Alan, who visits here quite often dropped a quote off that is translated from the Italian document of Pope Pius XII, Acta Apostolicae Sedis 47 (1955) 81-82, regarding the death penalty. As we know, most the cut and paste "apologists" out there like Mark Shea, who have limited understanding of anything regarding the Catholc faith, love to cut and paste JPII's stance on the death penalty as if its an infallible statement. Well what about Pope Pius XII's statement, which clearly says the opposite of the later JPII? It just goes to show you that you do not have to hold JPII's opinion on the matter, since it is he who has gone against the consistent tradition of the Church, if his documents are to be taken on their own. AS I have said before, JPII's opinion cannot be taken on its own. Can we get two more opposite opinions on the matter if we are to take them each as standing on their own?
It is clear that, for these purposes to be achieved, the nature and extent of the punishment must be carefully evaluated and decided upon, and ought not go to the extreme of executing the offender except in cases of absolute necessity: in other words, when it would not be possible otherwise to defend society. Today however, as a result of steady improvements in the organization of the penal system, such cases are very rare, if not practically non-existent.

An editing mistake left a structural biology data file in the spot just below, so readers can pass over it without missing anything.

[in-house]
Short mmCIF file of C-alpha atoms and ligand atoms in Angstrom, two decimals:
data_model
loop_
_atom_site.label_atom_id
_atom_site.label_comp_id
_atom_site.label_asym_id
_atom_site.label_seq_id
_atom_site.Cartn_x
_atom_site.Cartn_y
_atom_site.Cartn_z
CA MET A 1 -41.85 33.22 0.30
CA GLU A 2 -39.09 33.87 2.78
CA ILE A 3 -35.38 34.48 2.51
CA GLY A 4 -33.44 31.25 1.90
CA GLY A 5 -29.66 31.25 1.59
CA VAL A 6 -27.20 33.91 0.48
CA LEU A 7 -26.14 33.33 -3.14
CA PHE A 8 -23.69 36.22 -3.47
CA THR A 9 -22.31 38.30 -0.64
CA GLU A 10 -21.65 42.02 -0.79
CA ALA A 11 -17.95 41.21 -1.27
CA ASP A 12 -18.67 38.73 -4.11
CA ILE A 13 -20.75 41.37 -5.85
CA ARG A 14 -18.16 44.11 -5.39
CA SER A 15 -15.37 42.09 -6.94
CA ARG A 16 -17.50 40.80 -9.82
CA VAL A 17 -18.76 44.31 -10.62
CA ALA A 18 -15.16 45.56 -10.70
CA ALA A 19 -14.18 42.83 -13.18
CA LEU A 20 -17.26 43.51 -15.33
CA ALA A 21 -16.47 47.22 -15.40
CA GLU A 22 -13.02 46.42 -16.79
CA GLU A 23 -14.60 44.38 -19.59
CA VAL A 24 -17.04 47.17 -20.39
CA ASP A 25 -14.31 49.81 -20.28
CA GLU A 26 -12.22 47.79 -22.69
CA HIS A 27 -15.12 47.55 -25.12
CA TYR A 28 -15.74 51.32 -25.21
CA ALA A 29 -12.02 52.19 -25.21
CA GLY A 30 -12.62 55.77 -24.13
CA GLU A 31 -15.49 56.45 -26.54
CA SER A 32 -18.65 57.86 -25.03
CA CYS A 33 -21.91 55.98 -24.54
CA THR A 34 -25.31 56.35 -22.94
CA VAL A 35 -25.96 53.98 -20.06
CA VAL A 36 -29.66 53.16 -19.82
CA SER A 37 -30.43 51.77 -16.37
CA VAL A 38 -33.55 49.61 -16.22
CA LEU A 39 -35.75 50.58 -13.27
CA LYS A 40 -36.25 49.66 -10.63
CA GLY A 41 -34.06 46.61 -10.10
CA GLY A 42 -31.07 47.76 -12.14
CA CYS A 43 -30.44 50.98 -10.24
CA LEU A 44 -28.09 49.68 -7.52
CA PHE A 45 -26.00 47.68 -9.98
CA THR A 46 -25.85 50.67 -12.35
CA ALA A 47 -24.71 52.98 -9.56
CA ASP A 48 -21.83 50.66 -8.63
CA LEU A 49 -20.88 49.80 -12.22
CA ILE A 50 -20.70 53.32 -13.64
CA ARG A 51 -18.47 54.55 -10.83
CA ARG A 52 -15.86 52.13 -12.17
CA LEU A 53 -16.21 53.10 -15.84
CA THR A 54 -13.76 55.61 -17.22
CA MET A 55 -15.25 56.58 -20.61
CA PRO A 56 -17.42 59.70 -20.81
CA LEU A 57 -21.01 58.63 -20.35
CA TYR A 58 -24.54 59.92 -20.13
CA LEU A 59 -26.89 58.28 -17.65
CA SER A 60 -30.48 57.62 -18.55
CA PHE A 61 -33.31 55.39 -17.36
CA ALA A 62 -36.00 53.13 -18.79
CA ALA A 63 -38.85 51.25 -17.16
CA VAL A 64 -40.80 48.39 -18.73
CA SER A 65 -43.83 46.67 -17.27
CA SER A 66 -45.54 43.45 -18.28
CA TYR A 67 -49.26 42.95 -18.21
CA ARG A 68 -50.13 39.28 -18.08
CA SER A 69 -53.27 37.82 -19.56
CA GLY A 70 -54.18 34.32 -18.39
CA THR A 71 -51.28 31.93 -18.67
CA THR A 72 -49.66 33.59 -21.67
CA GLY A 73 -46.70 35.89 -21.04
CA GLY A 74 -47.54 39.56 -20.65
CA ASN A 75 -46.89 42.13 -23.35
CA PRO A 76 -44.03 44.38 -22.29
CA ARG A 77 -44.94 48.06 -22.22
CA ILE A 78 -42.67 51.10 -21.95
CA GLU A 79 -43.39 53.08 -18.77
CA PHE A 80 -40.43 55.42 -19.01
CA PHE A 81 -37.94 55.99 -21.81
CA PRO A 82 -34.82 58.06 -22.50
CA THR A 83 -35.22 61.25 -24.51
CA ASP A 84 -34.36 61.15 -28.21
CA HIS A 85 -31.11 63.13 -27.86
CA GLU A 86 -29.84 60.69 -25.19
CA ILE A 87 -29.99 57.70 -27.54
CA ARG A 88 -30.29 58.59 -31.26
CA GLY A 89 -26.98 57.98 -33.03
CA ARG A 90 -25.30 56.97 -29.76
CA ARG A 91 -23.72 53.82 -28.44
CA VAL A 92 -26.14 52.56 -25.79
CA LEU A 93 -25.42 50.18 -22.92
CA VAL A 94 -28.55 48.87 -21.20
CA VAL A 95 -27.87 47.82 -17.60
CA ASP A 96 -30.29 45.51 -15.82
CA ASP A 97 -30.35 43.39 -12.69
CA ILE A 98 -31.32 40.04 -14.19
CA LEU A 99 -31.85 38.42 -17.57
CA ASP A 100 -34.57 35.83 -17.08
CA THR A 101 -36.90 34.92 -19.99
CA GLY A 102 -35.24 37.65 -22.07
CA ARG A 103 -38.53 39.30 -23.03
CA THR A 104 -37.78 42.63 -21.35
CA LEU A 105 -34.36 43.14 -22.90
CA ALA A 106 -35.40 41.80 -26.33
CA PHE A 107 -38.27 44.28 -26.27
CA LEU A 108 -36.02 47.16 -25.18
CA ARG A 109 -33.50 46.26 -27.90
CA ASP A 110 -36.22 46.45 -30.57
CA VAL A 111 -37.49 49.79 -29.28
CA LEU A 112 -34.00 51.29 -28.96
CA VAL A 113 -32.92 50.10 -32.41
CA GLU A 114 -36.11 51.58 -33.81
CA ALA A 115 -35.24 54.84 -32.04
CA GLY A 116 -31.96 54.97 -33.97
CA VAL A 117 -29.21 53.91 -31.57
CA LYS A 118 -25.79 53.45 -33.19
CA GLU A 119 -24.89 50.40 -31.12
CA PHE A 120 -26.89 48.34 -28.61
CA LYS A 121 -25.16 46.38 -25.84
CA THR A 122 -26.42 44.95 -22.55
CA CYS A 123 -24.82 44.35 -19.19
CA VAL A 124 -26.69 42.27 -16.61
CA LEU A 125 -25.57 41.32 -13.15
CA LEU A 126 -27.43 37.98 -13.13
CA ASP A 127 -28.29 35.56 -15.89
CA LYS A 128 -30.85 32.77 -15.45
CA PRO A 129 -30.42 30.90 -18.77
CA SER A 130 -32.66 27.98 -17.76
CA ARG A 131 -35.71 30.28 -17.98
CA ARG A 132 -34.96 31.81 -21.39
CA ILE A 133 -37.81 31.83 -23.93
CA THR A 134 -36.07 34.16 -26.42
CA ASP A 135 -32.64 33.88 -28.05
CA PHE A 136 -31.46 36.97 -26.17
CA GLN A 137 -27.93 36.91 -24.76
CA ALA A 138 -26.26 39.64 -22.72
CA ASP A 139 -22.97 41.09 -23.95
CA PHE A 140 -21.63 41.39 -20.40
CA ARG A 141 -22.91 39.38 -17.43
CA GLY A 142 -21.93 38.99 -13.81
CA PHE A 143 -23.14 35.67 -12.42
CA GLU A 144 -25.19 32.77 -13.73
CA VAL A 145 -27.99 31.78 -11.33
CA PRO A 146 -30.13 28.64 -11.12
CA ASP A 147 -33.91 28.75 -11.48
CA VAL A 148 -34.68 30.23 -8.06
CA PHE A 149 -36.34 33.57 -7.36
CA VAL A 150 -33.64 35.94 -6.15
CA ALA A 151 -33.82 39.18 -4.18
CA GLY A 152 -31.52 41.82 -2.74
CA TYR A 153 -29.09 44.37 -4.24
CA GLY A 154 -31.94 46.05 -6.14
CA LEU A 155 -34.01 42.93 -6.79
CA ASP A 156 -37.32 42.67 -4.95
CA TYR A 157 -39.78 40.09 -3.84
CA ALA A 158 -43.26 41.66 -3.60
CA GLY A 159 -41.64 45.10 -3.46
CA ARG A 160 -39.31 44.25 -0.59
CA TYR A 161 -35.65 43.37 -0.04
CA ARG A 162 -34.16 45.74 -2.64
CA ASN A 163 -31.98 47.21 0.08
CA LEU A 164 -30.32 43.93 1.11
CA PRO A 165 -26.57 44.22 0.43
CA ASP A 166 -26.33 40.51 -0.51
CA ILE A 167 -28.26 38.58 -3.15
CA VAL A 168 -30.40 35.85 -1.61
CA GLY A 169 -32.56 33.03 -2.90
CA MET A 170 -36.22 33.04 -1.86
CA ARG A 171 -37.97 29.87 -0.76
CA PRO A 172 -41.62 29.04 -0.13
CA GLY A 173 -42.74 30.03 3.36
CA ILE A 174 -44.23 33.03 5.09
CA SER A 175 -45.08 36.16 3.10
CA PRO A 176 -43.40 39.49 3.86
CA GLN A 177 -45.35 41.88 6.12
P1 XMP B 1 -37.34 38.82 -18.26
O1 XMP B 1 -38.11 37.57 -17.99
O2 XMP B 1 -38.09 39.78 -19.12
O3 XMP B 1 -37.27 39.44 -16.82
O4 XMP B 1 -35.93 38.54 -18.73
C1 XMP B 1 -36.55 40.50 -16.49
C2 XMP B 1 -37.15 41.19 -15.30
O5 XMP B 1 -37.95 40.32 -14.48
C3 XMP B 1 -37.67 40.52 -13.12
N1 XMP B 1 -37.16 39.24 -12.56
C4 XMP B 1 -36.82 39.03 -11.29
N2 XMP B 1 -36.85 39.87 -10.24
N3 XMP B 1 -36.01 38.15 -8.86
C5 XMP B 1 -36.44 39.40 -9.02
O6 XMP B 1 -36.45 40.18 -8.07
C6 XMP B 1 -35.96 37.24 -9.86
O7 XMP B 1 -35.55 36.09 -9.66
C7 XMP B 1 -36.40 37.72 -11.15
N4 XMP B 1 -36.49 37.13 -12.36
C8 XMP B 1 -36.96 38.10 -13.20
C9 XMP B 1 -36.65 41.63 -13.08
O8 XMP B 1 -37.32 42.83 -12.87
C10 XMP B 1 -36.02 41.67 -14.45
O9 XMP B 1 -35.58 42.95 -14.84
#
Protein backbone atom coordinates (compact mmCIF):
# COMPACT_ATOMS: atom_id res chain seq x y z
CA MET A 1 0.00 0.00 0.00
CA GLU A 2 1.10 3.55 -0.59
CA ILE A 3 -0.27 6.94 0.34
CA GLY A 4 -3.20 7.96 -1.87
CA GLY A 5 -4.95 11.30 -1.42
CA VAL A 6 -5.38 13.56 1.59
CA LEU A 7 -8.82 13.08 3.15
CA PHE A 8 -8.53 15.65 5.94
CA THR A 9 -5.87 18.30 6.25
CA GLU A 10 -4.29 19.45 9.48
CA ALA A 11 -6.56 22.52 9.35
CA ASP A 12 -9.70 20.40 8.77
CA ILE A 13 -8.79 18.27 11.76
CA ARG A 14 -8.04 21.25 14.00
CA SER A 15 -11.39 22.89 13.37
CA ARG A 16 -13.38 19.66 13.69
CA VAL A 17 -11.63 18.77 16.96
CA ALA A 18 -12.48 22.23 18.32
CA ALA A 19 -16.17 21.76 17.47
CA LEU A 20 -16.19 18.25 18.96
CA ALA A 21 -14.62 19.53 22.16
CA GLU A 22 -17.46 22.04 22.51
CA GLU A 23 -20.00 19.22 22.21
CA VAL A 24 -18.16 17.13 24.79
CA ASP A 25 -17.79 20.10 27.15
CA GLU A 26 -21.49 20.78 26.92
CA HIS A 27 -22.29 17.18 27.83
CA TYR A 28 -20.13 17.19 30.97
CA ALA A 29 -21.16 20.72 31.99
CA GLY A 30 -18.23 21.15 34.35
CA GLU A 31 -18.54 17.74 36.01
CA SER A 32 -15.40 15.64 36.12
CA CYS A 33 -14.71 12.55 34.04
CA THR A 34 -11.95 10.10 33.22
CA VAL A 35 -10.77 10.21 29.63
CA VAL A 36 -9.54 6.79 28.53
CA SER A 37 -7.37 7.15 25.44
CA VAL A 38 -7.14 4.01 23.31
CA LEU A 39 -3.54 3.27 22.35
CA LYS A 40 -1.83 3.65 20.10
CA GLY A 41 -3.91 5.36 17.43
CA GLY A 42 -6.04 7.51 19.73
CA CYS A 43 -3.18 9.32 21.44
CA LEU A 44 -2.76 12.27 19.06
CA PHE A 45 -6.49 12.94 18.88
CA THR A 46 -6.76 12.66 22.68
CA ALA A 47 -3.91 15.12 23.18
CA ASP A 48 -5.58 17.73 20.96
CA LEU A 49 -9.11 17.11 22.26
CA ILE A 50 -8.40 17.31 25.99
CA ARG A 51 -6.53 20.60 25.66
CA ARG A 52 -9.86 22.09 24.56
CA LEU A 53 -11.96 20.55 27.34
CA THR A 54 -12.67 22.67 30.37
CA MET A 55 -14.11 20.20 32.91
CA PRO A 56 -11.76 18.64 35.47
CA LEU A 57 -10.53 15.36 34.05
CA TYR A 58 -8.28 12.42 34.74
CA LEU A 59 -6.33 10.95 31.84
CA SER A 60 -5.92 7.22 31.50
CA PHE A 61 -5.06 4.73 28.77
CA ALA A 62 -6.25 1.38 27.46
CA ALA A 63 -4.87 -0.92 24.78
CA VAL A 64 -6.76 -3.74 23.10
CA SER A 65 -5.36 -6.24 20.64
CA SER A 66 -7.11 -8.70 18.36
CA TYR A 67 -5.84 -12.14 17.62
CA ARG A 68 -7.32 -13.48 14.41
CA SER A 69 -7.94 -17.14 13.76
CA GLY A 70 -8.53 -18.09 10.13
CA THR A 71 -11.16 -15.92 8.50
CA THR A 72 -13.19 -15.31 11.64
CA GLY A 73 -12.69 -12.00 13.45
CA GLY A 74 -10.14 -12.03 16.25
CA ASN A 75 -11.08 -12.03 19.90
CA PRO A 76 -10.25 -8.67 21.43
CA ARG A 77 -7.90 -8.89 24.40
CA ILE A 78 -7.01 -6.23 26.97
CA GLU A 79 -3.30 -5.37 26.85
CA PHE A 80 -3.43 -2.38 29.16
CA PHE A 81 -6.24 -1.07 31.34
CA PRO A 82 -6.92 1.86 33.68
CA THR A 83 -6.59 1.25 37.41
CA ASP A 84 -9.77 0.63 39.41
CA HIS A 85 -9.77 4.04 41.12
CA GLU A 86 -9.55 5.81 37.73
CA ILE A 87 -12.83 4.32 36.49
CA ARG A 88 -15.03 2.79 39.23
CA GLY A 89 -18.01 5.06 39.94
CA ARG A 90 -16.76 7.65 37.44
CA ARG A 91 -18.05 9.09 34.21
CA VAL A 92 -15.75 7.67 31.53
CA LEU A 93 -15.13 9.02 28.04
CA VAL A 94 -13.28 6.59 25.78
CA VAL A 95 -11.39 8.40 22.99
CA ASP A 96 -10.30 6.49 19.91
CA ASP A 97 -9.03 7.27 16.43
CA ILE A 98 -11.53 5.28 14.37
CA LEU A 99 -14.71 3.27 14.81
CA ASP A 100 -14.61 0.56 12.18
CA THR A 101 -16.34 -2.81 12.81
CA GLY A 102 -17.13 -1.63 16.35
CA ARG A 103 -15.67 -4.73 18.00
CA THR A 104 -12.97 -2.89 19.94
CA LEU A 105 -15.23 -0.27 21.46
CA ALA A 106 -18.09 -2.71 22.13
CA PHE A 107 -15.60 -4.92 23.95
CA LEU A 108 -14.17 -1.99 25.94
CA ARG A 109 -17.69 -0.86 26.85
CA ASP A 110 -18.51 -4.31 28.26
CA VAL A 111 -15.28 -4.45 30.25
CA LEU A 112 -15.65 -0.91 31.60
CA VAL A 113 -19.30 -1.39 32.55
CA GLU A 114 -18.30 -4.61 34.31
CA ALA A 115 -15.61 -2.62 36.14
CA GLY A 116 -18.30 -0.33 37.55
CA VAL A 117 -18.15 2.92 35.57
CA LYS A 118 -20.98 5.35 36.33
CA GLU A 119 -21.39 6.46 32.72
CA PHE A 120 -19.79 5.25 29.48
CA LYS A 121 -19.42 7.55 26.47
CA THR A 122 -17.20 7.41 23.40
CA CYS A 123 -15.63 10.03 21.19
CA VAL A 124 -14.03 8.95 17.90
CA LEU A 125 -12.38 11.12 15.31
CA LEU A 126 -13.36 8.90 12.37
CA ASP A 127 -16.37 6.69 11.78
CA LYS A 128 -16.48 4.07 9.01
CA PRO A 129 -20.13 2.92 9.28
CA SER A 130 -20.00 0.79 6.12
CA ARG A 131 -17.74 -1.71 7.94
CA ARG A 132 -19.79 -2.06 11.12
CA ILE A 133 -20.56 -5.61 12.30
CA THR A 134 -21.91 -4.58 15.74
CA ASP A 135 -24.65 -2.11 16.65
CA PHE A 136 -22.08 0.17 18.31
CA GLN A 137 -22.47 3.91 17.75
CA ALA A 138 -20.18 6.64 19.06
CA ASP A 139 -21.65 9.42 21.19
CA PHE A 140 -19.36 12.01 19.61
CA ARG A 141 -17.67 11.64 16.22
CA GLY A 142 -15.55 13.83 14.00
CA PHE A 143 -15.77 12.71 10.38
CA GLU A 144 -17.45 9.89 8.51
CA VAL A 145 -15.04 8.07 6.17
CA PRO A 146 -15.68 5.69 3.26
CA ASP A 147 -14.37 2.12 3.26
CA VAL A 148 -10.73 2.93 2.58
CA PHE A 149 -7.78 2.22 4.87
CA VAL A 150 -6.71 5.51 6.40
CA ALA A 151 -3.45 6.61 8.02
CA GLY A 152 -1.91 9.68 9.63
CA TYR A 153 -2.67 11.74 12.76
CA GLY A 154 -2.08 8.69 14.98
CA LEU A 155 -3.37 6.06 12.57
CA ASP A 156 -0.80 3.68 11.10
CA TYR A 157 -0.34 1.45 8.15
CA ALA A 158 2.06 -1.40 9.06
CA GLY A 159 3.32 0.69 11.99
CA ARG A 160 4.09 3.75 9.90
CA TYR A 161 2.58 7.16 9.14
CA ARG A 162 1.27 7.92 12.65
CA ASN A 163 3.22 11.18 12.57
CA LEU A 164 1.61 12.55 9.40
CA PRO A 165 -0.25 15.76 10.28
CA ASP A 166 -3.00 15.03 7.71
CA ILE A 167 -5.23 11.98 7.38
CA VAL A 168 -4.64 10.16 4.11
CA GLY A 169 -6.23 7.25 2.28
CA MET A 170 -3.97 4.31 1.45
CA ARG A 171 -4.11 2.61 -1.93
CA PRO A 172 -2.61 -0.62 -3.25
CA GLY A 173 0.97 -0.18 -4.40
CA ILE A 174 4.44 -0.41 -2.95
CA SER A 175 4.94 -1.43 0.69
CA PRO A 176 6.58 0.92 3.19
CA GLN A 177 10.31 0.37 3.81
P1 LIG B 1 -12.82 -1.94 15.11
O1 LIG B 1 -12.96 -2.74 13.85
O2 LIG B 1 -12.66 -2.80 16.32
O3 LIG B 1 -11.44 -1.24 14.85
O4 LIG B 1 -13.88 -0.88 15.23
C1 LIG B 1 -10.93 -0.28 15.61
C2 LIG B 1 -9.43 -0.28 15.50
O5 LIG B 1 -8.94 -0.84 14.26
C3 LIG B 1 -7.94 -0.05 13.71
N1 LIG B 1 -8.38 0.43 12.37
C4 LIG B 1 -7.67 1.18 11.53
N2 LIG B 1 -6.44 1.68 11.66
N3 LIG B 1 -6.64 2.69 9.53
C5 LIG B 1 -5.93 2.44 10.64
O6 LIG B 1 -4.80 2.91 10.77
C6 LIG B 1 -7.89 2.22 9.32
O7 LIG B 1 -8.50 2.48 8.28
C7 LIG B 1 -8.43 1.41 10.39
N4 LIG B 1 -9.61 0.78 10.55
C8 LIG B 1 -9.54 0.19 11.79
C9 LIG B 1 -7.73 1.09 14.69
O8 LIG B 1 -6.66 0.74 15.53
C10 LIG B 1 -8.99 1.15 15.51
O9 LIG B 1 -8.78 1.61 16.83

In any event, the principle set forth in the new Catechism of the Catholic Church remains valid: 'If bloodless means are sufficient to defend human lives against an aggressor and to protect public order and the safety of persons, public authority must limit itself to such means, because they better correspond to the concrete conditions of the common good and are more in conformity to the dignity of the human person.'"
(46) Catechism of the Catholic Church, No. 2266
Pope Pius XII
"We also note that the Church in theory and in practice has kept the two forms of capital punishment (medicinal and vindictive) and that this is more in line with what the sources of revelation and traditional doctrine teach about the coercive power of legitimate human authority. One does not give a sufficient answer to this assertion, noting that the above-mentioned sources contain only thoughts that correspond to historical circumstances and the culture of the time, and that therefore one cannot attribute to them a general and always durable value."